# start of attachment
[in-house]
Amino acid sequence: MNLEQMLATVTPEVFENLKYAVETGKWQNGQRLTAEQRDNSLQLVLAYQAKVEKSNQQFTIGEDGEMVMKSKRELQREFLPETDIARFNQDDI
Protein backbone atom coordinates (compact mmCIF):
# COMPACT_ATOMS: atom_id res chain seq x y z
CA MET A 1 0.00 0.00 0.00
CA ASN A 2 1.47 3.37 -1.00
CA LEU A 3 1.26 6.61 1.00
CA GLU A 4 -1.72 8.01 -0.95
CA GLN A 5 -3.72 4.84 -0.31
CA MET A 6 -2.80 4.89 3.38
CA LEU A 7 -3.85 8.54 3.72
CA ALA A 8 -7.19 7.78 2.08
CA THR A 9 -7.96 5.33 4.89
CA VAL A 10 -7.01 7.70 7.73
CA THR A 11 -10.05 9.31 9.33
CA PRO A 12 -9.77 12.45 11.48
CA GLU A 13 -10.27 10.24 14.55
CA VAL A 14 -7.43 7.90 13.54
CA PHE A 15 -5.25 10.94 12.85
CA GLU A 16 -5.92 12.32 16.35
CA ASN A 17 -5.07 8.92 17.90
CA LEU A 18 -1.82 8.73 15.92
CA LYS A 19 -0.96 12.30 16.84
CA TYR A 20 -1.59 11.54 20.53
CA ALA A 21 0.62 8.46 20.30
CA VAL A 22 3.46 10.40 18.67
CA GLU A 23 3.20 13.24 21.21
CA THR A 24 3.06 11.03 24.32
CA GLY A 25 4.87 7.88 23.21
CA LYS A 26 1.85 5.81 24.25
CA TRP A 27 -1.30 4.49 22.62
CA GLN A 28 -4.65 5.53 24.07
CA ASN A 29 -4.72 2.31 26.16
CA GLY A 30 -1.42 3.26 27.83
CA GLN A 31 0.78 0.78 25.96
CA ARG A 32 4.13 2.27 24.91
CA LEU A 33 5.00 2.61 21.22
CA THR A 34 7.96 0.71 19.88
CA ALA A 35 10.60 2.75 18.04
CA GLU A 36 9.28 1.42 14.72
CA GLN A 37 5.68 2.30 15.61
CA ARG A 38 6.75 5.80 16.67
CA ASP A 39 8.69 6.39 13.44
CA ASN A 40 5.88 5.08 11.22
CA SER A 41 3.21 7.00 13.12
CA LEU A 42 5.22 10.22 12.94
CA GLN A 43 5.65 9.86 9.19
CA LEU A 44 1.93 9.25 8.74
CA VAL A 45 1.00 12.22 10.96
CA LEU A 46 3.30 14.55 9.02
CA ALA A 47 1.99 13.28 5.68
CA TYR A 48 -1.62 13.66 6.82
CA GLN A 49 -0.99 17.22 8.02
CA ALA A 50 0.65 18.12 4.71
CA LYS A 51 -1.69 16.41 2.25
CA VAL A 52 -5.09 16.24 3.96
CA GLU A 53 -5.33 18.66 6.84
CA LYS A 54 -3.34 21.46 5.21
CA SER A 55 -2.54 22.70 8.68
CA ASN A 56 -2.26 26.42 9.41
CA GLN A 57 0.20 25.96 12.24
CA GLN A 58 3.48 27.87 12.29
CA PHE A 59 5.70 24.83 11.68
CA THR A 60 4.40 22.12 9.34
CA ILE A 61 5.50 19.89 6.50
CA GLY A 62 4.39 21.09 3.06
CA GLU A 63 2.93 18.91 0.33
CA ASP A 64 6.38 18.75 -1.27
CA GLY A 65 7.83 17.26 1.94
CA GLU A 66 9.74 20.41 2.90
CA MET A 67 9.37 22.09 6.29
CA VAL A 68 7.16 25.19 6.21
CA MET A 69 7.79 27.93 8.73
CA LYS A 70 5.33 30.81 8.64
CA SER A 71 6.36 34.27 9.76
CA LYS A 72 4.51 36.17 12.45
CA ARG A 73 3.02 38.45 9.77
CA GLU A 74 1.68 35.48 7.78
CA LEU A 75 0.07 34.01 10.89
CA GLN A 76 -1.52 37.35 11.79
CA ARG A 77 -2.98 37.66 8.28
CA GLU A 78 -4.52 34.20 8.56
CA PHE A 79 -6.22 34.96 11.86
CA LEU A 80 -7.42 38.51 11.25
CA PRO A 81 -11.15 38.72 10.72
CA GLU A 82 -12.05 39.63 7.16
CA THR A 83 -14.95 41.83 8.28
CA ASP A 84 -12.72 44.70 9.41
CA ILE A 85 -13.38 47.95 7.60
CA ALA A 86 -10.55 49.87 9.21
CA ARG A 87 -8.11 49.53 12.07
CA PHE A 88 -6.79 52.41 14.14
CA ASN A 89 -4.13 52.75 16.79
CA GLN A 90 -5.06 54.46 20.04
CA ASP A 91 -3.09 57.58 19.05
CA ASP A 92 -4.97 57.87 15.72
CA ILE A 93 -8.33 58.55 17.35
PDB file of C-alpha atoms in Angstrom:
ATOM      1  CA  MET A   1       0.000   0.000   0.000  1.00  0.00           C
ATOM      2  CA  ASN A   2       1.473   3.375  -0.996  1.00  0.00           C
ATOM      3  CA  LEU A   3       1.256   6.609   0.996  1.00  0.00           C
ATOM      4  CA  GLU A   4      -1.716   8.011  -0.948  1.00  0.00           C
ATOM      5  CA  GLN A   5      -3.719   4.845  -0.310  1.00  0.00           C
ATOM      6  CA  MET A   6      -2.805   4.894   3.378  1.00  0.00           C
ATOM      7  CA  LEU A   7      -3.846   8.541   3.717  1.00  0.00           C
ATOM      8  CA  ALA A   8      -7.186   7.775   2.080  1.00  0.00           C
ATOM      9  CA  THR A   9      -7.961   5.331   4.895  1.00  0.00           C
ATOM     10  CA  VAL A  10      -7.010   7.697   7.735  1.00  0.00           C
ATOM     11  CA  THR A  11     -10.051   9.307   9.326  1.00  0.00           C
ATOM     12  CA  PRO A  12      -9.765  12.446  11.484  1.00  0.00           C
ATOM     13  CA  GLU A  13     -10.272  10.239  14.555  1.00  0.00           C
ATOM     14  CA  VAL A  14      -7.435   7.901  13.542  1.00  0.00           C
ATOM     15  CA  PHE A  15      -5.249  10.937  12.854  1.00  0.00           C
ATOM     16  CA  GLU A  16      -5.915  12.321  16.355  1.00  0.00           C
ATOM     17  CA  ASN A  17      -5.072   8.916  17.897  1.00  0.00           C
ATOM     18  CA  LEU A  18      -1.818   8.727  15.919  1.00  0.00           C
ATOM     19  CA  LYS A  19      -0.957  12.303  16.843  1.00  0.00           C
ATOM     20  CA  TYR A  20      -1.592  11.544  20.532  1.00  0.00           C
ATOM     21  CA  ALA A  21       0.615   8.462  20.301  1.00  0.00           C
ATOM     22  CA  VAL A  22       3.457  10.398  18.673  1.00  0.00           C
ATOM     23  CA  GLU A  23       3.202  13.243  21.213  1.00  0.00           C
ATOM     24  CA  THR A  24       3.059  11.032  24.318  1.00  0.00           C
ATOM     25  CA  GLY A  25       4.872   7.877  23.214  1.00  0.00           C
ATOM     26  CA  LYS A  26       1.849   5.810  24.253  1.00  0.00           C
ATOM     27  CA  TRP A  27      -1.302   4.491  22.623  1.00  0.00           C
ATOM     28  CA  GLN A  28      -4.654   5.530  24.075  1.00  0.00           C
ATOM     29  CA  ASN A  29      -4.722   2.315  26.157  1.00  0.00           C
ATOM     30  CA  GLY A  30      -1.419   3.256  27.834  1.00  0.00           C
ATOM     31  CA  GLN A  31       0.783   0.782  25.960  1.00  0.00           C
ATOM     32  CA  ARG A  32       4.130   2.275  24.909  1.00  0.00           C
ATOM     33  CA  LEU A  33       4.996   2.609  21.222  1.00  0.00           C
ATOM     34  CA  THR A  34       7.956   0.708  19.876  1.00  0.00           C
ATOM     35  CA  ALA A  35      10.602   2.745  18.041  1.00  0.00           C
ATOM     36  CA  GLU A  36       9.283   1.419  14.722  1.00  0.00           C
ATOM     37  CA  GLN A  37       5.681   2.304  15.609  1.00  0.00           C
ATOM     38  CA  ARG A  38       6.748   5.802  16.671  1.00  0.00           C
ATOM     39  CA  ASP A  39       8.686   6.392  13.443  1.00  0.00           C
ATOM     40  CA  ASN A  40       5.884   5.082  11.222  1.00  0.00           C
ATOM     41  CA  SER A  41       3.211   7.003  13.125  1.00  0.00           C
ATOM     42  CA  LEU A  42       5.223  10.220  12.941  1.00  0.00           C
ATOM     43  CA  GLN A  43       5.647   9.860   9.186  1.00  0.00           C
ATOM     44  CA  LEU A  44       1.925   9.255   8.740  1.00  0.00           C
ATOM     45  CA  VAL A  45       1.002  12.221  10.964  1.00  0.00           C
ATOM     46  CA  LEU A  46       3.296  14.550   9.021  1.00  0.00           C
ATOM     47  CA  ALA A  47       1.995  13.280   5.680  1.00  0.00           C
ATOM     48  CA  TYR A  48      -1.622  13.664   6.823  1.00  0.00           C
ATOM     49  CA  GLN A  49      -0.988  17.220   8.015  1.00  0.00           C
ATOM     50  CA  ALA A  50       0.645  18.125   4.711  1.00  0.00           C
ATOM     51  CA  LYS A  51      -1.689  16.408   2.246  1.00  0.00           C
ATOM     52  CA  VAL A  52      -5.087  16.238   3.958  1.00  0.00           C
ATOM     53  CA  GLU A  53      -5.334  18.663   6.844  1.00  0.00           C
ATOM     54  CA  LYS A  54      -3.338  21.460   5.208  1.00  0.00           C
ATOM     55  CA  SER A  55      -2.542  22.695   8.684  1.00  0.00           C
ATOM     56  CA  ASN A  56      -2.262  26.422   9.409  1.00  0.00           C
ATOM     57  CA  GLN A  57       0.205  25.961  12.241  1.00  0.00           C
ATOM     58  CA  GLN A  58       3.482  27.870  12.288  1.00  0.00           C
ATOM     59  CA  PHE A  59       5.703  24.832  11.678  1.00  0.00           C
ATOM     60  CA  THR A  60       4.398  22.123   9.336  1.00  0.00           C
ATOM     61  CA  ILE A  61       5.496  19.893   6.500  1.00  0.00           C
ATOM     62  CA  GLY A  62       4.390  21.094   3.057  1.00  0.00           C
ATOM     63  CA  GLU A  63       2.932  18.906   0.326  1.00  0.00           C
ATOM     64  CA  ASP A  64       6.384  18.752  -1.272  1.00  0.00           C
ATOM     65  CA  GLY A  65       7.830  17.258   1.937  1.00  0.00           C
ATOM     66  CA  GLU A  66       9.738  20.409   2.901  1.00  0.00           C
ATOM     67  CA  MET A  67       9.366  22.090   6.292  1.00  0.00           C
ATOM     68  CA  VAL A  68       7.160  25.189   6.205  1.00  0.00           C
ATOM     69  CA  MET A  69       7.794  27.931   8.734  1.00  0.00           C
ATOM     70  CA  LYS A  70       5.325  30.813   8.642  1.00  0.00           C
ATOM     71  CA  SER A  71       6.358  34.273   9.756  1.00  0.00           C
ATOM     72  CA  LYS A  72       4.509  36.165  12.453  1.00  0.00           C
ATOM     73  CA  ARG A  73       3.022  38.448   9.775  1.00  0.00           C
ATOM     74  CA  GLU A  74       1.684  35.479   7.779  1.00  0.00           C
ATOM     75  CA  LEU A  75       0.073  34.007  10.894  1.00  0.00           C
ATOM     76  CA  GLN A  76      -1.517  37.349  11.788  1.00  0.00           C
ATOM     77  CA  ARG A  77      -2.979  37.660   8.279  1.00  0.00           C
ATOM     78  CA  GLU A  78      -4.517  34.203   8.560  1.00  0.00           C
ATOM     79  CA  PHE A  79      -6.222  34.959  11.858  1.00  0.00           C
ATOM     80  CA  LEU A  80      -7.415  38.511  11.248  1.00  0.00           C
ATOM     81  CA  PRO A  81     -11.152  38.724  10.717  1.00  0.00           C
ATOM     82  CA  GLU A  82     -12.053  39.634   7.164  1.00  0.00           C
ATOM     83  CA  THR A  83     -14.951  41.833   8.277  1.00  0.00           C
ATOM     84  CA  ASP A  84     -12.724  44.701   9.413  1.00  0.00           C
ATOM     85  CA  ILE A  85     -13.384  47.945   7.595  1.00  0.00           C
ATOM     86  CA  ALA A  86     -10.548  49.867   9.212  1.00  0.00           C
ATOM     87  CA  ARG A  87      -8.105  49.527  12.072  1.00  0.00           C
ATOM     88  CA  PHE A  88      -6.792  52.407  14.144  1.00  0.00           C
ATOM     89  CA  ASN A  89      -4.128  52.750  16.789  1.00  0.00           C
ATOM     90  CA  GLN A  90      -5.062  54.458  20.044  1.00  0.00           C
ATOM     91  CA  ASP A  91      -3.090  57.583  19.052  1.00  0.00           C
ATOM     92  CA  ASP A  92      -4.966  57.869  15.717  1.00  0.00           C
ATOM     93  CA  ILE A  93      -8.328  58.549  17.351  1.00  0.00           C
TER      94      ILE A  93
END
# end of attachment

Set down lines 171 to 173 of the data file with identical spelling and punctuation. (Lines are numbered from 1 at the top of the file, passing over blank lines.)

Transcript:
ATOM     73  CA  ARG A  73       3.022  38.448   9.775  1.00  0.00           C
ATOM     74  CA  GLU A  74       1.684  35.479   7.779  1.00  0.00           C
ATOM     75  CA  LEU A  75       0.073  34.007  10.894  1.00  0.00           C